To answer Karim from Dubai. When you look at the 1/100 ( www.gigapan.org/gigapans/60750/ ) comparison and the 1/1000 ( www.gigapan.org/gigapans/61595/ ) comparison, the levels of detail is significantly different. In terms of picture overview, people can argue, picture taken using super wide angle lens can capture the same scene with the same amount of information as the gigapixel panorama. The best way to see the difference is to zoom into the same location and compare side by side to see the detail being captured. In the community, we were discussing have an information measure attached to each gigapixel panorama. Entropy measure can be a quantitative way to do so. In this case, empty sky and water surface etc should discount the amount of information in the picture. Blur detail should also discount the total amount of information. I am actively thinking and practicing how to improve the image quality for future super large panorama. It is a very hard task, also, cost is another limiting factor, Will Canon 1DS plus 800mm F5.6 prime lens do a much better job? I think it will show difference. Then, we will have to buy the Clauss Radeon HD to hold the monster equipment. But it is one way to do it.

  11. Gerald Donovan

    Gerald Donovan (December 20, 2010, 11:31PM )

    @karimsaad Thanks for the kind comment, but I feel I should jump in and offer a different opinion. The Dubai 45 Gigapixel has got its own flaws, and is by no means the best multi-gigapixel panorama out there. There are a few others that have been done, but not hosted here, which I am more than happy to recognise as being of much higher quality. The 50 gigapixel image of Vienna immediately springs to mind as being much, much better.

  12. Giga Works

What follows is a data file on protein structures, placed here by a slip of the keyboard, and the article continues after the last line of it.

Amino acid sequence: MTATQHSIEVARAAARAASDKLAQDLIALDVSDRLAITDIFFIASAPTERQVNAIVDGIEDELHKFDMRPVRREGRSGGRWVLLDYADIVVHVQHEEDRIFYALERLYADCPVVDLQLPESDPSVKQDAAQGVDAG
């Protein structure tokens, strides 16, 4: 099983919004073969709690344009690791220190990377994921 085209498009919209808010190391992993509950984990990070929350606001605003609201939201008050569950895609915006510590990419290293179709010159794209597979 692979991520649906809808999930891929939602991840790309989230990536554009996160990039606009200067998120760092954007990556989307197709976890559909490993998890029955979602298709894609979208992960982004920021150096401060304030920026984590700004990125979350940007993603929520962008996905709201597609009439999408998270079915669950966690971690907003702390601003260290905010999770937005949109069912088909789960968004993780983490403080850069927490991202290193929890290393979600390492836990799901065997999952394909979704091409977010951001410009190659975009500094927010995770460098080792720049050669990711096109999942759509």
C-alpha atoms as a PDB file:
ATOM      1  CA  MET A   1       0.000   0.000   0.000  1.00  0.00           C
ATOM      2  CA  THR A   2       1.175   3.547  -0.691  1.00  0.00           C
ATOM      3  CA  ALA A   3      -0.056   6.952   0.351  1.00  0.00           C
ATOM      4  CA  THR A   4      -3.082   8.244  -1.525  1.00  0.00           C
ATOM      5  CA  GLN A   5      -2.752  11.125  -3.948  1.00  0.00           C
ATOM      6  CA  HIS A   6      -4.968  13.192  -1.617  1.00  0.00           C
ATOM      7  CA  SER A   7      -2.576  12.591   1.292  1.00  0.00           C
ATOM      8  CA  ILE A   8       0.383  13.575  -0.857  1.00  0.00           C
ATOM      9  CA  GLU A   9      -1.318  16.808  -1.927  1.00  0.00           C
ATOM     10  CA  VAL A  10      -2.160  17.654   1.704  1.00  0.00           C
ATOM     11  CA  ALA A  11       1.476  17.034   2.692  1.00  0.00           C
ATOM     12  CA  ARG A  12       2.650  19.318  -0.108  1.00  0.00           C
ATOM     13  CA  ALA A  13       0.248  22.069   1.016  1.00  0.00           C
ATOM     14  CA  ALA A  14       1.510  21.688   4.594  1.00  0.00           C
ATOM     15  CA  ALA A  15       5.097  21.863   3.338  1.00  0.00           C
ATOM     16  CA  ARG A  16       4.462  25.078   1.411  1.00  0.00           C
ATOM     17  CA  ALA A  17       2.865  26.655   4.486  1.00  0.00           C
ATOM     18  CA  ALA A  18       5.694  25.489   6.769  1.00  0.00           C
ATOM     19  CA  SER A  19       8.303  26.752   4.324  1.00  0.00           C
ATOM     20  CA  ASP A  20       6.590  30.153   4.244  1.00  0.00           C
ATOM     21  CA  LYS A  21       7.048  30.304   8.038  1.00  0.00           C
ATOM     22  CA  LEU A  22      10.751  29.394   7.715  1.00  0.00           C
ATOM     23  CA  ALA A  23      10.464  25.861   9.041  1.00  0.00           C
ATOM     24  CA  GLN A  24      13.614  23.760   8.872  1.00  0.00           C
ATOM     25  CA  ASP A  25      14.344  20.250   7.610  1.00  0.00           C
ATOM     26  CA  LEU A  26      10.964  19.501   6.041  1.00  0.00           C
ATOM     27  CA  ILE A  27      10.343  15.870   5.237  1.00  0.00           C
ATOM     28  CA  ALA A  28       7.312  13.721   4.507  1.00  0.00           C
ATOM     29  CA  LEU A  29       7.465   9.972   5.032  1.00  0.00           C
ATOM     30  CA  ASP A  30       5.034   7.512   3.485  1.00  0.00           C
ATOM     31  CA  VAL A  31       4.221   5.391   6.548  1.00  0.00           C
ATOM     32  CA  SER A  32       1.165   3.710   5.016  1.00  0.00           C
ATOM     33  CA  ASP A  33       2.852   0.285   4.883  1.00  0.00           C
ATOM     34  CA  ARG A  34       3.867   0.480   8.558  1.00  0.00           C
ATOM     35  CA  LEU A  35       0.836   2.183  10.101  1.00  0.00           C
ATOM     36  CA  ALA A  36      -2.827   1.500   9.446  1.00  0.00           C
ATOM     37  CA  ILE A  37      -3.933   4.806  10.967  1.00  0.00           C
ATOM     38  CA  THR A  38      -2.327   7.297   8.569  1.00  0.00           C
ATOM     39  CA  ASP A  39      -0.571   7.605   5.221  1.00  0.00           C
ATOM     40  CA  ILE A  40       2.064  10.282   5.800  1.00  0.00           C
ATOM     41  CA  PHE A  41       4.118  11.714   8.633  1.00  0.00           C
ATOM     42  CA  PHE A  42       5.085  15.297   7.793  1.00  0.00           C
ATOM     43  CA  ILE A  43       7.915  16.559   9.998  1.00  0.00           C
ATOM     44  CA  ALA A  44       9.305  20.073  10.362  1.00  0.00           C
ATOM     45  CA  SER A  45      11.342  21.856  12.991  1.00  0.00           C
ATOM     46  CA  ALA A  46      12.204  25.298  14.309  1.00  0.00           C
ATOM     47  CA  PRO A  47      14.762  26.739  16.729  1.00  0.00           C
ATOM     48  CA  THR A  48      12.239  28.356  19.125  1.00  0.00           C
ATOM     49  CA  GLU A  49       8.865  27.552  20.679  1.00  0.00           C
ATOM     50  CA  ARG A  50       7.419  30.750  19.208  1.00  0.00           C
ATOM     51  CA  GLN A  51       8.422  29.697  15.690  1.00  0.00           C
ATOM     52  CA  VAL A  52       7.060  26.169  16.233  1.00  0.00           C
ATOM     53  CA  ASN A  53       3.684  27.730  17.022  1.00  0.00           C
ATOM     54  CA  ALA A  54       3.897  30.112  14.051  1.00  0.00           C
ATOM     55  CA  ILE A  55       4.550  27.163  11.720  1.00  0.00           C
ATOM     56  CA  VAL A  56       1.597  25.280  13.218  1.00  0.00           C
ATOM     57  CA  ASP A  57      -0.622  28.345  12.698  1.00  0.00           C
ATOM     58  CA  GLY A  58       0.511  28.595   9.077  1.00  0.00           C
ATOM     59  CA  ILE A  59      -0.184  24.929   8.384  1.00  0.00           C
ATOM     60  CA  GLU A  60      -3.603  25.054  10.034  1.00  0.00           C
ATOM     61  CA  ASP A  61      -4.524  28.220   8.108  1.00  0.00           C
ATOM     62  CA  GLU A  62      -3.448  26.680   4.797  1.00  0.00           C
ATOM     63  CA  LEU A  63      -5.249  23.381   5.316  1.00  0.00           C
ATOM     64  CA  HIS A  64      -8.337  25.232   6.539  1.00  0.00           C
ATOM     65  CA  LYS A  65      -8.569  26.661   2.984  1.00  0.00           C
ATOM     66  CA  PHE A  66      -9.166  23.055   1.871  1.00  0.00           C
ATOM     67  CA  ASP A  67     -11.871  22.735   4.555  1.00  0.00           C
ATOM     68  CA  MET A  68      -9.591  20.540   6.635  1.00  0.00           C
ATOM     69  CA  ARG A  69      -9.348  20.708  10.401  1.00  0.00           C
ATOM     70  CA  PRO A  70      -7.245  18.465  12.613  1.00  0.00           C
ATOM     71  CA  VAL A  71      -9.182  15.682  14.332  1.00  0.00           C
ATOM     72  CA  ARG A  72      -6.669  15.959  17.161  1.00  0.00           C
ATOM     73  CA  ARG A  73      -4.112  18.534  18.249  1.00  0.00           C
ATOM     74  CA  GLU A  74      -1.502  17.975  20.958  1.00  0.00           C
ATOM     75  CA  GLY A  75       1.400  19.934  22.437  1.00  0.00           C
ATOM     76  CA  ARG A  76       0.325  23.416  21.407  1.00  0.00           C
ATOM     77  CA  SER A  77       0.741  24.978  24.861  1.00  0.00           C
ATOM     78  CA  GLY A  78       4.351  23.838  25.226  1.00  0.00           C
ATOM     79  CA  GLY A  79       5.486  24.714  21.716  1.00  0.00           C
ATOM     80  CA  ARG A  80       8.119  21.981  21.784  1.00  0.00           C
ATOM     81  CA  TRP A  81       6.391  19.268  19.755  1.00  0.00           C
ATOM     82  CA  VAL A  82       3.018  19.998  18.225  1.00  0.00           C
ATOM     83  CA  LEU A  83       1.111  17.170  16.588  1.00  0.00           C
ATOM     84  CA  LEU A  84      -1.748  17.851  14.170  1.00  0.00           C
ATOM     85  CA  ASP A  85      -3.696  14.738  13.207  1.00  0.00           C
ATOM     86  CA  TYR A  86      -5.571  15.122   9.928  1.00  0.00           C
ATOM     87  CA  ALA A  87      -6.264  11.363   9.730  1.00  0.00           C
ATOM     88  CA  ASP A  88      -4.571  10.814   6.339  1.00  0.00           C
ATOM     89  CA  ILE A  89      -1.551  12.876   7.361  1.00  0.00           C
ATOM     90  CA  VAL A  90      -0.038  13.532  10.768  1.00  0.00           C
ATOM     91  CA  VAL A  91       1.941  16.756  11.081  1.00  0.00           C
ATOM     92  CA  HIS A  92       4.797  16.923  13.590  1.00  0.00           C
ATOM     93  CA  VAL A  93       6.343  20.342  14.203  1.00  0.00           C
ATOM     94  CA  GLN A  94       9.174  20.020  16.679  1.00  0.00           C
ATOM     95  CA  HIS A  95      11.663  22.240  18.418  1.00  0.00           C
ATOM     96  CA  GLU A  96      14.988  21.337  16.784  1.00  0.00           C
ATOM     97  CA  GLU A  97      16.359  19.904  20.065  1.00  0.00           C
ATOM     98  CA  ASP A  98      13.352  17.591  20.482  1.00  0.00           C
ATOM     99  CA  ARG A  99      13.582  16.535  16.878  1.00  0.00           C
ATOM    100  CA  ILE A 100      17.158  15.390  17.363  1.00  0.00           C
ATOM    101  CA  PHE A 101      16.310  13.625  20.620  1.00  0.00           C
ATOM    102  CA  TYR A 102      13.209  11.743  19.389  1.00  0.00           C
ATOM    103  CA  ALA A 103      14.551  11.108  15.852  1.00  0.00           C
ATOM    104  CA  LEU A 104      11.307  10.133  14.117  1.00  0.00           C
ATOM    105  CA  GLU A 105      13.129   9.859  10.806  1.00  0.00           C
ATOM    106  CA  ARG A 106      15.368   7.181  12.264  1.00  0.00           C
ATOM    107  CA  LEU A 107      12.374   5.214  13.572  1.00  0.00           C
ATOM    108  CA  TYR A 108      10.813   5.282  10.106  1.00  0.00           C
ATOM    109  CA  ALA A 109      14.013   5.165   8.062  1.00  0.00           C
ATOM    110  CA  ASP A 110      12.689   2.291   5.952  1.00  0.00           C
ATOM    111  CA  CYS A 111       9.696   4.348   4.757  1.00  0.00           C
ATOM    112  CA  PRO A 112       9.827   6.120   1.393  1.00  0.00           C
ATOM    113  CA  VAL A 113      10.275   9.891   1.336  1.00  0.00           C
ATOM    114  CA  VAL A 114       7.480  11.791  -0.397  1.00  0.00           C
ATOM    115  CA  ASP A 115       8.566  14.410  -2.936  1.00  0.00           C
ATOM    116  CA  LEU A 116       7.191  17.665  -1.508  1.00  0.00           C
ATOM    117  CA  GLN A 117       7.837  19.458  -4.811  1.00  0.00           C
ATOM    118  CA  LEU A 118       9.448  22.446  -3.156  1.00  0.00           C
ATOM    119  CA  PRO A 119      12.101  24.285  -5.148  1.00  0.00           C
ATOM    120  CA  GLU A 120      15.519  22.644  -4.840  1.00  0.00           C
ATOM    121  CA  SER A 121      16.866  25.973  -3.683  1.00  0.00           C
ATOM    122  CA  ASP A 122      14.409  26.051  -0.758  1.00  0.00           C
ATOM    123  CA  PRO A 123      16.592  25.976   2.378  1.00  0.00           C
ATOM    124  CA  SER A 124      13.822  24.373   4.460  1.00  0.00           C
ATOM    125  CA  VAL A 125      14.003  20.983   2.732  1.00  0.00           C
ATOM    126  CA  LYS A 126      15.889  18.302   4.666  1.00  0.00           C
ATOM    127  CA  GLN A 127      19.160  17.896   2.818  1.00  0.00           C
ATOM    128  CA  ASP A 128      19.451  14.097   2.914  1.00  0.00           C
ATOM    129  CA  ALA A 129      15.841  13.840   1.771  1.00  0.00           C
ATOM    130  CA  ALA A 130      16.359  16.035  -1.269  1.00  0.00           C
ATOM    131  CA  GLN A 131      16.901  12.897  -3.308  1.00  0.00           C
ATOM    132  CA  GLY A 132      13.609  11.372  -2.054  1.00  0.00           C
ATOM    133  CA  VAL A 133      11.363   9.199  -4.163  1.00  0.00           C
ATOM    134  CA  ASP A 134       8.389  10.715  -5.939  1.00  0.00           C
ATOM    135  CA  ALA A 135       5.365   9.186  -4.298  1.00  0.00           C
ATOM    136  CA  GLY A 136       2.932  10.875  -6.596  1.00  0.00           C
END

Giga Works (December 20, 2010, 10:29PM )

    Very good quality but no interest in going so big to see a piece of window. I saw the 1/1000 version which is less than 1 Gigapixel and it delivers the same info as this one!. Still Dubai 45 Gigapixel is the best in terms of size, quality, information, subject, composition and worldwide impact! Still the most explored! But finally well done Alfred!

  13. Ron Schott

    Ron Schott (December 20, 2010, 05:41PM )

    Alfred, Congratulations on a massive achievement! I'm impressed that even at this huge size the image maintains good detail throughout the entire zoom range, making it truly worthy of the designation of Worlds Most Detailed Image. Having shot a 20 gigapixel image myself, I am in awe of the patience and perserverence it must have taken to capture and stitch this monster. Well Done! What will you do for an encore?

  14. Alfred  Zhao

    Alfred Zhao (December 20, 2010, 05:16PM )

    Hi, Isaac, here is a comparison, www.gigapan.org/gigapans/60750/ , you may also check out the 1/1000 thumbnail to see the major difference. www.gigapan.org/gigapans/61595/

  15. Terror Pixels

    Terror Pixels (December 20, 2010, 05:10PM )

    Yes I do understand your reasoning and how you ended up with the 272G, however I don't see any difference between this simply uprezzing 500 shots from a 2 gigapixel camera to achieve this number. You might as well make it a terapixel based on this methodology.

  16. Alfred  Zhao

    Alfred Zhao (December 20, 2010, 05:02PM )

    Please refer to the statistics section in the description about the calculation. You may also refer to my comment on the sugar loaf image. Most people here use Autopano Giga to produce final stitch. I listed both stitched size and optical pixel estimation.

  17. Terror Pixels

    Terror Pixels (December 20, 2010, 04:49PM )

    I hate to be again making this comment (I think I did on your last one), but really it is terribly misleading listing it at 272G. Even if there's interpolation within the stitcher this is not a true representation of size. It's a brilliant shot, and looks very well done - good work on that, but I strongly disagree with your final megapixel count.

  18. Alfred  Zhao

    Alfred Zhao (December 20, 2010, 11:23AM )

    I used Autopan Giga to stitch the photos. The final image is emit at full size from Autopano. The optical pixel amount is listed in the statistics section of the description. During the gigapan conference, I asked the same questions to Alexandre Jenny (Kolor's founder). The interpolation happens when the photos are primarily taken below or above the horizon.

  19. Gerald Donovan

    Gerald Donovan (December 20, 2010, 11:09AM )

    Hi Alfred - Great job taking the 12,000 shots and stitching them, but there's a huge amount of interpolation going on here. 2.3 times the number of pixels that you would expect from that lens/sensor field of view combination. Where do they all come from?! Regards, Gerald.